Intensive Blood Pressure Control Linked to Lower Risk of AFib

New research suggests an SBP target of 120 mmHg or less could lower risk of AFib up to 26%.

Elsayed Soliman, MD

New research from Wake Forest School of Medicine suggests intensive blood pressure control could pay dividends in the form of lowering risk of the most common form of arrhythmia.

Using data from the National Institutes of Health-sponsored SPRINT trial, a team of investigators found a systolic blood pressure target of <120 mmHg could lower a patient’s risk of atrial fibrillation (AFib) by 26% compared to a target of <140 mmHg.

"Hypertension is the most common modifiable risk factor for atrial fibrillation," lead investigator Elsayed Soliman, MD, professor of epidemiology and prevention at Wake Forest School of Medicine, part of Wake Forest Baptist Health, said in a statement. "And now, we have a potential pathway for prevention."

In an effort to determine whether intensive blood pressure control could lower risk of AFib in hypertensive patients, Soliman and a team of colleagues designed the current study using 8000-plus participants from the SPRINT trial.

Briefly, SPRINT included 9361 patients randomized to either standard or intensive blood pressure control—participants included in the current analysis were free of AFib at enrollment and had a median follow-up period of 5.2 years.

Of those included in the current analysis, 4003 participants were randomized to intensive blood pressure control and 4019 were randomized to a standard lowering group. Additionally, investigators only included patients with interpretable baseline ECG data and with follow-up ECG data.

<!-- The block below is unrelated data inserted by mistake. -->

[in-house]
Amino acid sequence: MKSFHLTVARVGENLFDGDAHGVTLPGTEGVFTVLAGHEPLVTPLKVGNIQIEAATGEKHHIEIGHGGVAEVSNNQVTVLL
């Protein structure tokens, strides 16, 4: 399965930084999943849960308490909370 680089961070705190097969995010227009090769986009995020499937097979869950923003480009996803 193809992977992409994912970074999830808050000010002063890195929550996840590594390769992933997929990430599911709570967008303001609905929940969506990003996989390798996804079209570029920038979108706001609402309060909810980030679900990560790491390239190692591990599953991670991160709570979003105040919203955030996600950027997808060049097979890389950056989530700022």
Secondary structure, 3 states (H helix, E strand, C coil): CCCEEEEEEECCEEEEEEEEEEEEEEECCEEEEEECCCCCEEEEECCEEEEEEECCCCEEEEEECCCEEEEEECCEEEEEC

Potential AFib diagnoses were determined using standard 12-lead ECG at baseline, year 2, year 4, and at a close-out visit. ECGs were performed through the use of using a GE MAC 1200 electrocardiograph at 10 mm/mV calibration and a speed of 25 mm/s and readings were performed at the Epidemiological Cardiology Research Center, Wake Forest School of Medicine. Of note, Cox proportional hazards regression were used to compare time to first occurrence of AF among the study arms.

Mean age of the 8022-person cohort included in the study was 68±9 years, 35.5% were women, and 31.6% were black. During 28,322 person-years of follow-up, a total of 206 incident AFib cases were observed by investigators. Of the 206 with AFib, 88 were in the intensive control group and 118 were in the standard control group (HR, 0.74; 95% CI, 0.56-0.98, P = .037).

Investigators highlighted the effect of intensive blood pressure control on AFib appeared to be consistent across all SPRINT subgroups, including those related to age, sex, race, systolic blood pressure tertiles, prior cardiovascular disease, and prior chronic kidney disease.

When examining patients with AFib, results indicated 55 of 77 patients who had more than 1 follow-up ECG after onset of AFib showed AFIb in all subsequent follow-up ECGs. The other 22 converted to sinus rhythm, according to the results of the investigators' analysis.

"This is the first evidence from a randomized controlled trial that showed benefit in reducing the risk of atrial fibrillation as a result of aggressive blood pressure control to a target of less than 120 mm Hg," Soliman said.

The study, “Effect of Intensive Blood Pressure Lowering on the Risk of Atrial Fibrillation,” was published online in Hypertension.